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Tuesday, June 6, 2023

Differences in Hip Muscle Activation with Variations of a Resisted Sidestepping Exercise

Brent Brookbush

Brent Brookbush


Research Review: Differences in Hip Muscle Activation with Variations of a Resisted Sidestepping Exercise

By Jinny McGivern PT, DPT, Certified Yoga Instructor

Edited by Brent Brookbush DPT, PT, MS, PES, CES, CSCS, ACSM H/FS

Original Citation: Berry, J. W., Lee, T. S., Foley, H. D., & Lewis, C. L. (2015). Resisted Side Stepping: The Effect of Posture on Hip Abductor Muscle Activation. Journal of Orthopaedic & Sports Physical Therapy, 45(9), 675-682. ABSTRACT

Image courtesy of: http://www.popsugar.com/online-courses/online-courses/fitness/Squat-Walks-Resistance-Band-22554623

Why is this relevant?:

The hip abductors, as a group, are typically implicated as "weak/under-active" in individuals with a wide variety of core and lower extremity pathologies. While there are multiple muscles that contribute to hip abduction, the authors of this study, Berry et al. (2015), assert that hip abduction "weakness" may be interpreted as impairment in the strength of the Gluteus Medius (GMed) . They highlight that the compensatory movement pattern of excessive hip adduction and internal rotation (leading to medial knee tracking) during weight acceptance in stance, is consistent with weakness of the posterior portion of the GMed . They also point out that the Tensor Fascia Lata (TFL)  may attempt to compensate for impairments in GMed strength, but that it may also reinforce this maladaptive movement pattern because of the TFL's contribution to internal rotation of the hip. This research provides key information about a commonly performed exercise, resisted side-stepping, and how it can be performed to optimize activation of the hip muscles to create more efficient lower extremity mechanics. No previous studies have compared the activation of GMed versus TFL when the exercise is performed in the squat position and straight leg position.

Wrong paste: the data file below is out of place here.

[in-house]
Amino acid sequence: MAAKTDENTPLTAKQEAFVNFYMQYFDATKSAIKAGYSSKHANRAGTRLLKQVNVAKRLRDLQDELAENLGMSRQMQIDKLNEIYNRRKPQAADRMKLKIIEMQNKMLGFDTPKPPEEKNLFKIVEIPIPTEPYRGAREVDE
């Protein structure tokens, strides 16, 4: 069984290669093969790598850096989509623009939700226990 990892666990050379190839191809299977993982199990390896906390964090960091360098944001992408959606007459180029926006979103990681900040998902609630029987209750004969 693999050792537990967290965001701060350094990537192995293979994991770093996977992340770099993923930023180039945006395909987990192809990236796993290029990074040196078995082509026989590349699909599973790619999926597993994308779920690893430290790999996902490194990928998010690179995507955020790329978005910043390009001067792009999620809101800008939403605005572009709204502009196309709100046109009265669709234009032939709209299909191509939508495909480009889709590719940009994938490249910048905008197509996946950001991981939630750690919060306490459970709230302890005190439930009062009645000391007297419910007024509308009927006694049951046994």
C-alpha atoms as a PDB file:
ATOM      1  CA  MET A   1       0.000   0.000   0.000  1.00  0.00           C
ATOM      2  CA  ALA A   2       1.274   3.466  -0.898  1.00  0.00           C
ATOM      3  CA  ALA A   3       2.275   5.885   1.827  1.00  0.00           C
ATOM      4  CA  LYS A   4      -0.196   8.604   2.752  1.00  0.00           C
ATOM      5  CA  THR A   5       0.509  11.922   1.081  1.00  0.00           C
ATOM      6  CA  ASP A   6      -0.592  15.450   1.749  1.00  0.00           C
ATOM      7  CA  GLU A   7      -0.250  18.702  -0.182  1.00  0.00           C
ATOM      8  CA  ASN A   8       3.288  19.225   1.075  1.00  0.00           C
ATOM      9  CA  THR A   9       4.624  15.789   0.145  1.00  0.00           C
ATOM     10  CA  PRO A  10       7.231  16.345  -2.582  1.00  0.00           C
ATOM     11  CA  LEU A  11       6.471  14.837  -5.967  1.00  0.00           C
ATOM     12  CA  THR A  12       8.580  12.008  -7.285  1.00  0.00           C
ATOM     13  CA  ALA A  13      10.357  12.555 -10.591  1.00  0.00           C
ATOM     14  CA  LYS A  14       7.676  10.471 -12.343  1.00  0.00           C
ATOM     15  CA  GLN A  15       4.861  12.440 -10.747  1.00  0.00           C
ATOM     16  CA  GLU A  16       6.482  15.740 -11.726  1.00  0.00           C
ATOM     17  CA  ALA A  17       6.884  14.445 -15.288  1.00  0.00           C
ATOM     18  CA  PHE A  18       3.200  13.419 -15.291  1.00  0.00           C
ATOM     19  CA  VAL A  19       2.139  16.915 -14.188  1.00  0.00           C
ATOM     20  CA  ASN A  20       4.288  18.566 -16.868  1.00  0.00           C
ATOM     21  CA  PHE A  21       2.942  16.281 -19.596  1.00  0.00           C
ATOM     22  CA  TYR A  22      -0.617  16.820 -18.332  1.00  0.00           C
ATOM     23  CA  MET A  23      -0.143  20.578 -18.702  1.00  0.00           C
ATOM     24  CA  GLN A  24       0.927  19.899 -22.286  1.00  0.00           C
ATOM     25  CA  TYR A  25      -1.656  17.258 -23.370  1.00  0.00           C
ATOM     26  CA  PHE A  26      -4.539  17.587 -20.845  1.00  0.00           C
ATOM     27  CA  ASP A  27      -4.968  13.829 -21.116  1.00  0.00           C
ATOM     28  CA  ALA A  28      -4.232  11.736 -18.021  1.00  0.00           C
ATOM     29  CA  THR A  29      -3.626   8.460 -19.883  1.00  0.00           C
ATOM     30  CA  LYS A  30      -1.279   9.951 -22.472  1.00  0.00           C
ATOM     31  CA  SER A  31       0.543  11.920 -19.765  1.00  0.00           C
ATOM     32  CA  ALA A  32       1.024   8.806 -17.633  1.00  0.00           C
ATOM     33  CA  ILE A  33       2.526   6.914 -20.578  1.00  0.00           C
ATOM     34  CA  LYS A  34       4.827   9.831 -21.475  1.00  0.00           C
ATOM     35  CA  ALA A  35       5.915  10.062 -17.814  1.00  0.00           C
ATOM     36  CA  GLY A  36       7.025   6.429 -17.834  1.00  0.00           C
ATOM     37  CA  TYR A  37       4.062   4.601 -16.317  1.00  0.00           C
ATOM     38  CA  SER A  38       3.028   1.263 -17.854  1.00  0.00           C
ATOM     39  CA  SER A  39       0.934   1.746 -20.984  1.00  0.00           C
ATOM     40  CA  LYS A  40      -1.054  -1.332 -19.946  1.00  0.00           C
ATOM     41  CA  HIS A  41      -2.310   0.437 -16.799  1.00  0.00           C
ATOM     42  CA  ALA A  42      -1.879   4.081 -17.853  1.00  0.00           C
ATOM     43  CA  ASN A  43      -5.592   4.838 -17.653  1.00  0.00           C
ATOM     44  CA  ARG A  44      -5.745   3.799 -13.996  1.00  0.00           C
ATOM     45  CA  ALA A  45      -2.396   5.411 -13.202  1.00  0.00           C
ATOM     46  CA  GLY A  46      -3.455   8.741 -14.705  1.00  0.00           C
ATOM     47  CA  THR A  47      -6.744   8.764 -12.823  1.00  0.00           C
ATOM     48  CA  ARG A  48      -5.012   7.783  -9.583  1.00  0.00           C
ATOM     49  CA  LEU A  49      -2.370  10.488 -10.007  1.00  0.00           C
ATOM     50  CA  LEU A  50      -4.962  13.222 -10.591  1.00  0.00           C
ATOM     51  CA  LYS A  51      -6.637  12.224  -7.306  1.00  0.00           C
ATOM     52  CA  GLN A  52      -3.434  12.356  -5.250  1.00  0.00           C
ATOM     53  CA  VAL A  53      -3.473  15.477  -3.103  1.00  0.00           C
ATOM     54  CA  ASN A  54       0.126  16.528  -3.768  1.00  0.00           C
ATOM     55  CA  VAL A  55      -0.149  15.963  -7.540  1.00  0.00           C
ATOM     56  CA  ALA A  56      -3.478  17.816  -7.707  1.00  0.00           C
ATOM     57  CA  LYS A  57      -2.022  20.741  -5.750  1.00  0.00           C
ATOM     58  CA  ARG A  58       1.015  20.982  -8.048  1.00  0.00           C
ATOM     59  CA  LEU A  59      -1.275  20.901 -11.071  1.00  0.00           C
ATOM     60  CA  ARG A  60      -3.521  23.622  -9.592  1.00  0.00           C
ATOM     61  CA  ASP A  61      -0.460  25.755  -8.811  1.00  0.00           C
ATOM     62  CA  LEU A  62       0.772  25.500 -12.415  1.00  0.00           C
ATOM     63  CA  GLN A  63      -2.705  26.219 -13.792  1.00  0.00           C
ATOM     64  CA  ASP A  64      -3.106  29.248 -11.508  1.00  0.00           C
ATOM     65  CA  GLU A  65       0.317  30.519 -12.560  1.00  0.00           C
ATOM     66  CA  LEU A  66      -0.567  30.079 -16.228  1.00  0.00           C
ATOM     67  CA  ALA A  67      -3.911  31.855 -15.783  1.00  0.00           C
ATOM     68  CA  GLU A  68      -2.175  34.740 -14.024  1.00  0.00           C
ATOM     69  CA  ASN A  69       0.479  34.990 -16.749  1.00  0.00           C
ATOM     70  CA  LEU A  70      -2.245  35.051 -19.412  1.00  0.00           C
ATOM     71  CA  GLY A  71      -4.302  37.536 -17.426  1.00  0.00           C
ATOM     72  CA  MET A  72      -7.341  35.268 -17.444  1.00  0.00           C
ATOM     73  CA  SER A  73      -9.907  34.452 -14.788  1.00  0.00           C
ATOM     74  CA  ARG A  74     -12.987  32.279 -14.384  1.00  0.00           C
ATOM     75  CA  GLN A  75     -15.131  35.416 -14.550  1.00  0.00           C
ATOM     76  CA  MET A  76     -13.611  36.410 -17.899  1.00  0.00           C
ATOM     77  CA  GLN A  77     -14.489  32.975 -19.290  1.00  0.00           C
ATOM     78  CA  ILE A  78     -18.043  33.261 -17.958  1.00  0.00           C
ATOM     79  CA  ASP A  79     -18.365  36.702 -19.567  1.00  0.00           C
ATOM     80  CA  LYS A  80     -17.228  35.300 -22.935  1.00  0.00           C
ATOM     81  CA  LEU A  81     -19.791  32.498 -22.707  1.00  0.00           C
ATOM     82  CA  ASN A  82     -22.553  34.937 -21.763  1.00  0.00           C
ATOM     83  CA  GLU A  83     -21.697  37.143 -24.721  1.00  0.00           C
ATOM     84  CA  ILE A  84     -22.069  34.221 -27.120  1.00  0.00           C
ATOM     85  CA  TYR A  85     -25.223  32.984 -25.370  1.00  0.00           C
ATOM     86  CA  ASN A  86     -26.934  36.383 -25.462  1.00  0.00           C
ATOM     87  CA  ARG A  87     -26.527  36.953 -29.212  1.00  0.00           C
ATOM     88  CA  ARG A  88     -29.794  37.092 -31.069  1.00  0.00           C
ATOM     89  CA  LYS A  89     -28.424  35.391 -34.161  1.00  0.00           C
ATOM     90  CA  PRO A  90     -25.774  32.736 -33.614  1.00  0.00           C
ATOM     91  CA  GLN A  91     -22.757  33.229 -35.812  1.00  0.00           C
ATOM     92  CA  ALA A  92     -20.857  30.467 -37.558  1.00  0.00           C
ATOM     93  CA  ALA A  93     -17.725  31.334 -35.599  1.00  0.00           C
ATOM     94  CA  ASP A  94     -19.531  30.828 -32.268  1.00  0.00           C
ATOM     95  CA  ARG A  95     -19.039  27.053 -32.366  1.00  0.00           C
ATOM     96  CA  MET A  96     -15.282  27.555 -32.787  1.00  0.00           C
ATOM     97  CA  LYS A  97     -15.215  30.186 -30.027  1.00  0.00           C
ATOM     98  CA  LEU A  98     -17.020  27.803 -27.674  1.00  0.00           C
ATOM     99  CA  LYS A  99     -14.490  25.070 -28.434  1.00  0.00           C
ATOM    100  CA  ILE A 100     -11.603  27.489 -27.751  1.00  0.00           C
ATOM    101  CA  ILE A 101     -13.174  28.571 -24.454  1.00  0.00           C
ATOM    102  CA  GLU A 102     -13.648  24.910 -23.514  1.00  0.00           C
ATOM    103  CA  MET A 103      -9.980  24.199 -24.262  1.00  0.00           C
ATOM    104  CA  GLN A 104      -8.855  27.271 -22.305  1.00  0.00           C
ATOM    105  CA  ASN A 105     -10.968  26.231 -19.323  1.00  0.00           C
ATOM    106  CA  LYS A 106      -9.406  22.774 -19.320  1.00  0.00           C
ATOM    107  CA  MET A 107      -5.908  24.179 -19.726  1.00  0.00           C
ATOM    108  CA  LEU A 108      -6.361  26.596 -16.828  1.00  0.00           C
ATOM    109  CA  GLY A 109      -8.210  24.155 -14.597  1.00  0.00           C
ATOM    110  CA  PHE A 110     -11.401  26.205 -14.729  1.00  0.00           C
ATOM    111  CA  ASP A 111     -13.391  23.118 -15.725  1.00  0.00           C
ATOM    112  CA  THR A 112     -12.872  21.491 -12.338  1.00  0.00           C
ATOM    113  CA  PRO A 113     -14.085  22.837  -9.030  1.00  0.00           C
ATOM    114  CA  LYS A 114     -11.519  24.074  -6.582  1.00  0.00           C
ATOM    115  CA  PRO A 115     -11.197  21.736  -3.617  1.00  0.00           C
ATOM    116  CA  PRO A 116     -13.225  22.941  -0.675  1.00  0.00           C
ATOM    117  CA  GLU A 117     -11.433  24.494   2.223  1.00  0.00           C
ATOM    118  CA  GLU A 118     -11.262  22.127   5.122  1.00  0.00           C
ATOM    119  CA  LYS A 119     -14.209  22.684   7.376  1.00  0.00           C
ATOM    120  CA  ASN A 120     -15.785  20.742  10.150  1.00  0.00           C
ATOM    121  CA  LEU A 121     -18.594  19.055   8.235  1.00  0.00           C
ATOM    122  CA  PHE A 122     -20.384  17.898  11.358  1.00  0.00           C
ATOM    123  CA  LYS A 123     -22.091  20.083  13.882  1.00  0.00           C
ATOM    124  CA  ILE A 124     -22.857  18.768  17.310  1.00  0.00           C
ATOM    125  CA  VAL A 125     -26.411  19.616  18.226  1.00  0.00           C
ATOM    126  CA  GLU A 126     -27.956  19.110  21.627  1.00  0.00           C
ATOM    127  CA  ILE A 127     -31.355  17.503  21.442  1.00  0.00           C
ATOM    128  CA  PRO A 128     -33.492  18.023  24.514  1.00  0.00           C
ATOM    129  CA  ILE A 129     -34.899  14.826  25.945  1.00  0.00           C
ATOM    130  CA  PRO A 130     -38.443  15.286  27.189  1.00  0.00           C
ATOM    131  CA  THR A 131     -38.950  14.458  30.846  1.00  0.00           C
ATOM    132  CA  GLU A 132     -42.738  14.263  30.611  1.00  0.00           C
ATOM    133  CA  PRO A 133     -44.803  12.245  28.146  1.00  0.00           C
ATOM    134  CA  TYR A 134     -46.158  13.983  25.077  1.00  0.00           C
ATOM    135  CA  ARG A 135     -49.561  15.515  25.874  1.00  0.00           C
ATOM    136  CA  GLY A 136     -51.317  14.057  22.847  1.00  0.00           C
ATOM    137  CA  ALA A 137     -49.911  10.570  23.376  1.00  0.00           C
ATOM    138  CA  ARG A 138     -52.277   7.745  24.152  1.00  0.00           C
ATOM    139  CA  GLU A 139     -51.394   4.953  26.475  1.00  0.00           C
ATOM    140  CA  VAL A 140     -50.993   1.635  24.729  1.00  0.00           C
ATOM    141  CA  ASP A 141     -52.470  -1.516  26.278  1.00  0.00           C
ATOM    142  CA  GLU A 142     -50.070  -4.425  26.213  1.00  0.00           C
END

Study Summary

Study Design Descriptive study
Level of Evidence VI - Evidence from a single descriptive study
Subject Demographics

Convenience sample of 24 individuals was recruited.

  • Age: 22.9 +/- 2.9 years
  • Gender: 12 male, 12 female
  • Characteristics: Healthy, college aged adults
  • Inclusion Criteria: Age 18-50, healthy
  • Exclusion Criteria: Back, hip, knee or ankle pain with duration of greater than 2 weeks within the previous year.
Outcome MeasuresEach subject's hip abduction Max Voluntary Isometric contraction (MVIC) was determined via EMG recordings during a standard manual muscle test for hip abduction prior to sidestepping activity. This allowed for normalization of EMG data collected during sidestepping exercise.

During the performance of 8 sidesteps in each direction (band around ankles), the following outcome measures were collected for both the stance and moving limbs, during two different conditions (squat (self-selected depth) and upright standing):

ResultsEMG Data
  •  GMax & GMed activation was greater during the squat condition than during the upright standing condition.